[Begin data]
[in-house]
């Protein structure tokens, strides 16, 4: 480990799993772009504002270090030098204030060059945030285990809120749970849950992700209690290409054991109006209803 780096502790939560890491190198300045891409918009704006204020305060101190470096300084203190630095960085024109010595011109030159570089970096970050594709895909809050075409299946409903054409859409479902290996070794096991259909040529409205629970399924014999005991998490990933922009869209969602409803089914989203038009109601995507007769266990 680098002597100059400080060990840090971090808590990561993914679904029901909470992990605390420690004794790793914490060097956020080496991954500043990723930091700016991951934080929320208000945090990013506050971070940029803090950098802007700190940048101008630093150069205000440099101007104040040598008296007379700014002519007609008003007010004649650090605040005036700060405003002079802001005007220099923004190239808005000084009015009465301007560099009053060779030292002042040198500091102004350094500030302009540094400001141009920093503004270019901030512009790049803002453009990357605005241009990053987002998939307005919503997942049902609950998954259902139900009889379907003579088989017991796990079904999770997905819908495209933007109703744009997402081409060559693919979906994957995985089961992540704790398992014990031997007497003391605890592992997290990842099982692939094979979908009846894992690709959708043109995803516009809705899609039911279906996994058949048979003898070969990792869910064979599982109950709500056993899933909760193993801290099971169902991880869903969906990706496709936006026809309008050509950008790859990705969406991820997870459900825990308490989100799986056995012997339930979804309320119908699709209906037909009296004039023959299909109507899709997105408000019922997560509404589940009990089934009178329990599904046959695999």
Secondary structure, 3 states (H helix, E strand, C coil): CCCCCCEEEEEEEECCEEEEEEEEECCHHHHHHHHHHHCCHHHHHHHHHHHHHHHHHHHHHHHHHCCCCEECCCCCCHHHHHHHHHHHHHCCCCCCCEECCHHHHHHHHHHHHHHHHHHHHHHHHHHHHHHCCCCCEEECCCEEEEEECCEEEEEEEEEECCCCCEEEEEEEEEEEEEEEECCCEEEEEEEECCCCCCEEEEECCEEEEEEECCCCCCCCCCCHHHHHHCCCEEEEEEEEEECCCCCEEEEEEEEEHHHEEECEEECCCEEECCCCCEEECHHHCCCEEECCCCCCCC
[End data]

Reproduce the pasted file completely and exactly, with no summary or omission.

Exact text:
[in-house]
């Protein structure tokens, strides 16, 4: 480990799993772009504002270090030098204030060059945030285990809120749970849950992700209690290409054991109006209803 780096502790939560890491190198300045891409918009704006204020305060101190470096300084203190630095960085024109010595011109030159570089970096970050594709895909809050075409299946409903054409859409479902290996070794096991259909040529409205629970399924014999005991998490990933922009869209969602409803089914989203038009109601995507007769266990 680098002597100059400080060990840090971090808590990561993914679904029901909470992990605390420690004794790793914490060097956020080496991954500043990723930091700016991951934080929320208000945090990013506050971070940029803090950098802007700190940048101008630093150069205000440099101007104040040598008296007379700014002519007609008003007010004649650090605040005036700060405003002079802001005007220099923004190239808005000084009015009465301007560099009053060779030292002042040198500091102004350094500030302009540094400001141009920093503004270019901030512009790049803002453009990357605005241009990053987002998939307005919503997942049902609950998954259902139900009889379907003579088989017991796990079904999770997905819908495209933007109703744009997402081409060559693919979906994957995985089961992540704790398992014990031997007497003391605890592992997290990842099982692939094979979908009846894992690709959708043109995803516009809705899609039911279906996994058949048979003898070969990792869910064979599982109950709500056993899933909760193993801290099971169902991880869903969906990706496709936006026809309008050509950008790859990705969406991820997870459900825990308490989100799986056995012997339930979804309320119908699709209906037909009296004039023959299909109507899709997105408000019922997560509404589940009990089934009178329990599904046959695999």
Secondary structure, 3 states (H helix, E strand, C coil): CCCCCCEEEEEEEECCEEEEEEEEECCHHHHHHHHHHHCCHHHHHHHHHHHHHHHHHHHHHHHHHCCCCEECCCCCCHHHHHHHHHHHHHCCCCCCCEECCHHHHHHHHHHHHHHHHHHHHHHHHHHHHHHCCCCCEEECCCEEEEEECCEEEEEEEEEECCCCCEEEEEEEEEEEEEEEECCCEEEEEEEECCCCCCEEEEECCEEEEEEECCCCCCCCCCCHHHHHHCCCEEEEEEEEEECCCCCEEEEEEEEEHHHEEECEEECCCEEECCCCCEEECHHHCCCEEECCCCCCCC